I’m split–mainly because my law school was kind of split too. It required “Con Law I” first year, and made “Con Law II” optional second and third year. Con Law II was a class entirely about the First Amendment. Con Law I was _everything_ else–from structural constitutional issues to commerce clause doctrine (traditional and “dormant”) to equal protection to individual rights. I think that was a bit too much to fit in one 5 unit semester for 1Ls.

    At my new school, where I am an LLM student, I see that Con Law is required, but not during the first year. Instead, JD students have a choice between three modules: “Basic Issues,” “Structural Issues,” and “First Amendment.” I think that the dividing up of the corpus of Con Law into three more managable (and teachable and learnable) modules is wise, but I would require students to take at least two. I took both Con Law I and II, and I really think I’m a better person for it.

  8. The other consideration is the overall 1L curriculum. My sense is that more schools are trying to cram more courses into first year — some sort of admin or statutory interpretation, international law, electives. Something has to give. I think that is often what drives a move of Con Law to second year. (Other responses I have seen: moving Property later or making it optional, reducing the number of credits allocated to some other traditional courses like Civil Procedure.) For whatever reasons it’s seen as more plausible to move Con Law than, say, Torts.

  9. MJ says:

    I’m of the mind that it was beneficial to have had con law in my second year for two reasons: 1) by then I had a greater comfort with reading case book edited opinions and was therefore better able to read and understand the subject matter than I would have been as a 1L 2) Almost everybody has some con law in their undergraduate days, but you weren’t talking or thinking about it as a lawyer. I think that having con law as a 1L presents the potential problem that 1L’s would still be thinking about those cases in “civilian” terms rather than as lawyers, and that could get in the way of grasping the material.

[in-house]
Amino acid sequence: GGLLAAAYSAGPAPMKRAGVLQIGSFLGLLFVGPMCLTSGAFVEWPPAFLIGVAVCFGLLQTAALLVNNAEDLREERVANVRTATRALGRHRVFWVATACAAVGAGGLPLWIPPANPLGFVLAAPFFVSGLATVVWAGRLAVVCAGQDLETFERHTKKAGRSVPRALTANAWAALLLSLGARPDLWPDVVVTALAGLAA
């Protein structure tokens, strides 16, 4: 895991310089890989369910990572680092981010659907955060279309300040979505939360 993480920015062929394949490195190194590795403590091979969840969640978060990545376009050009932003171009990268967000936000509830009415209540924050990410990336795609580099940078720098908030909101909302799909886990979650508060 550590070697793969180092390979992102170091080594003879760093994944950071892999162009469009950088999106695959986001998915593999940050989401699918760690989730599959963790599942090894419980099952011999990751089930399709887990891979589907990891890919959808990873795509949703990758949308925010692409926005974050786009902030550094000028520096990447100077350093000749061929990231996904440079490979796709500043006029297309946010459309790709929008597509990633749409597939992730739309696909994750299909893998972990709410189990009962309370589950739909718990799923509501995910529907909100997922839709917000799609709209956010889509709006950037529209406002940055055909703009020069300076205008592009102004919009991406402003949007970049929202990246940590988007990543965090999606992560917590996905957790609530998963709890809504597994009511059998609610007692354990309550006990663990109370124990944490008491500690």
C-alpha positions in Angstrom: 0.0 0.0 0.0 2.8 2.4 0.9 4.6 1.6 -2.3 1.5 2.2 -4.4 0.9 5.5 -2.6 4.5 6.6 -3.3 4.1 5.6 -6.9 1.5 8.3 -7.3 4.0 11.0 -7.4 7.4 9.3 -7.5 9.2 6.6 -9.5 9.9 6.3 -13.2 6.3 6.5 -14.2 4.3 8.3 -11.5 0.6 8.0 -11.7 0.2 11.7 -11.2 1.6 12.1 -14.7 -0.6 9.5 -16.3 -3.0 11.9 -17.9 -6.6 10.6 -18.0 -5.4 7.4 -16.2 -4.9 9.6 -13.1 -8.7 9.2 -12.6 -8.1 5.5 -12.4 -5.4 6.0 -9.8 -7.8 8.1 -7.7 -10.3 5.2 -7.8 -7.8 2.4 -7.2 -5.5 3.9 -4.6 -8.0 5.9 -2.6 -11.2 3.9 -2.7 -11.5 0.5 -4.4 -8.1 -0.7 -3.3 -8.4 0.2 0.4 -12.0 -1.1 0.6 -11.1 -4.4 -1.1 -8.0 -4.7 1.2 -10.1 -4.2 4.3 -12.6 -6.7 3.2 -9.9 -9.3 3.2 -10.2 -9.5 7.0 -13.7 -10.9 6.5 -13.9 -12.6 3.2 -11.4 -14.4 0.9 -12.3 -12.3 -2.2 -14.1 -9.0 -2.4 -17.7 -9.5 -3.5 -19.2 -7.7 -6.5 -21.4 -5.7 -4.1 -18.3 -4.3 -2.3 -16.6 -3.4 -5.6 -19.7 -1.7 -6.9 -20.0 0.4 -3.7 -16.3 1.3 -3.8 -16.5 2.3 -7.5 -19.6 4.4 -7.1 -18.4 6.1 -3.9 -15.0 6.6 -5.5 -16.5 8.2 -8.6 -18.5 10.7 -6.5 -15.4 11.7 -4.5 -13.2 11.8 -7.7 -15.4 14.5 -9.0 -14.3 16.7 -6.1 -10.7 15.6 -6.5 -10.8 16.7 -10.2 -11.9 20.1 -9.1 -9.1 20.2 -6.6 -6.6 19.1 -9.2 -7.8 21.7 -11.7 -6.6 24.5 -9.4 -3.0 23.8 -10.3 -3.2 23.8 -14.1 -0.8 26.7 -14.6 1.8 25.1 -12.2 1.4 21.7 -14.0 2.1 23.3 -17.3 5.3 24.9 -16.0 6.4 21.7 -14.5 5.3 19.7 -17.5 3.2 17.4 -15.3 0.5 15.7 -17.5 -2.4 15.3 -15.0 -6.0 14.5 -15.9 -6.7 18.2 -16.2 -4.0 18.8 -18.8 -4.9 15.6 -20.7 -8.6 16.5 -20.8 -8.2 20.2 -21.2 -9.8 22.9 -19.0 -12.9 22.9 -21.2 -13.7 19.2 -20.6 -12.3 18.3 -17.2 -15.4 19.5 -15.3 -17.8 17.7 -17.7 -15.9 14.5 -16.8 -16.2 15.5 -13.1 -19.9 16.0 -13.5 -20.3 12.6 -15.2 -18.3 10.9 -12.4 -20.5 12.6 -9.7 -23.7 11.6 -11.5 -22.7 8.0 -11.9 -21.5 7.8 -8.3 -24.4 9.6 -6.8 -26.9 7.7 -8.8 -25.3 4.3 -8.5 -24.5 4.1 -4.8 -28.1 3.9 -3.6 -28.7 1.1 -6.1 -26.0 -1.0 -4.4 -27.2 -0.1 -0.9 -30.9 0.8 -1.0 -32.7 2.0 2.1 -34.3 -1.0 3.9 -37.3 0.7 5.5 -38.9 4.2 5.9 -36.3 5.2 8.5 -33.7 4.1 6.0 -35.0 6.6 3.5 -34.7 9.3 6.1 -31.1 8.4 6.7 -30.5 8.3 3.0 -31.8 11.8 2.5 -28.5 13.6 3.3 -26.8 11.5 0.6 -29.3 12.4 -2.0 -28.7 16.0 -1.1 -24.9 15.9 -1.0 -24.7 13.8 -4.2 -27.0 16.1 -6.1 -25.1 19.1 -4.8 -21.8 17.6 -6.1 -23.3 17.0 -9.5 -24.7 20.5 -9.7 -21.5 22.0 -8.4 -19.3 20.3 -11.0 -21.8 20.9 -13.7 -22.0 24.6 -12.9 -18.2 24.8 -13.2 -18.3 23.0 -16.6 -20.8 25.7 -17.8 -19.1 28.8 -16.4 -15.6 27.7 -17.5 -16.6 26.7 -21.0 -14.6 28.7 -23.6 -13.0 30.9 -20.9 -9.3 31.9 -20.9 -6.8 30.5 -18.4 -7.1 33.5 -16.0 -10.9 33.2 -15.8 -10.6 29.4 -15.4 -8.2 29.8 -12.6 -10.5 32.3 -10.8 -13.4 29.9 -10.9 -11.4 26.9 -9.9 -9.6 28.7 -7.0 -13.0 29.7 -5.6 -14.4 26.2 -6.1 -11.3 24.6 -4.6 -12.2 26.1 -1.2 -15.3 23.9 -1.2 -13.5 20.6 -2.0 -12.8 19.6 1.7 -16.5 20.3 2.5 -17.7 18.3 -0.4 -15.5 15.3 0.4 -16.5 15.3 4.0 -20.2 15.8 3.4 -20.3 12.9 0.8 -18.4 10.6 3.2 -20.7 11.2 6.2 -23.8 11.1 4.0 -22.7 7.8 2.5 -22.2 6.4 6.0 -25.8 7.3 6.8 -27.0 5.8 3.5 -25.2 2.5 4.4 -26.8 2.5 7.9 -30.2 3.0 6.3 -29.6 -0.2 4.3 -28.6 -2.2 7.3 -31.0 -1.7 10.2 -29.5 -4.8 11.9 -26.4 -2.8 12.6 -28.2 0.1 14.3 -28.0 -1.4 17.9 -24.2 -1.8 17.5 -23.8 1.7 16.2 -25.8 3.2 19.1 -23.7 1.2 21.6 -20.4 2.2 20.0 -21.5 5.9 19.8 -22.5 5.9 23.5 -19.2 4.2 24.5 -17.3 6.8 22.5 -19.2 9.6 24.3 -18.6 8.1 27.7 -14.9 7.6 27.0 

For example, I remember when I returned to my torts materials in preparation for the bar, there were things I re-read where I went “Oh, that’s what that meant!” because I was much more competent at legal analysis as a law graduate than I was as a 1L. The same thing applies to the growth that students make between 1L and 2L.

    I think con law as a 2L provides for better comprehension by the students.

  10. wheeler says:

    Second year.

    I thought the most valuable part of the typical first year subject was that it taught you to reason free from any desired conclusions. There is little about the mailbox rule, for instance, to arouse the passions of students. When they consider the rule, the outcome won’t be altered by whatever ‘ism’ with which they otherwise identify.

    Not so Con Law. Every half-conscious student comes to law school with some ideas about what the constitution does or does not say. Those pre-existing ideas can get in the way of good legal reasoning.

    That will still happen in the second year. But putting it off gives the dry-as-dust first year subjects a chance to teach clear thinking skills without interference.

  11. Kerry Fox says:

    I have been taking classes in constitutional law since undergrad. I dont think it makes any difference what year you start, at first the material may seem difficult. But starting early enables students to develop a basic understanding of the principles and grow from there. Also, i think saying con law is one of the most difficult classes is completely subjective. In my school, most first year students tend to have the most difficultly with property (especially future interests and the rule against perpetuities).

  12. Simon says:

    Why do you start with Roe, and what do you tell them about it?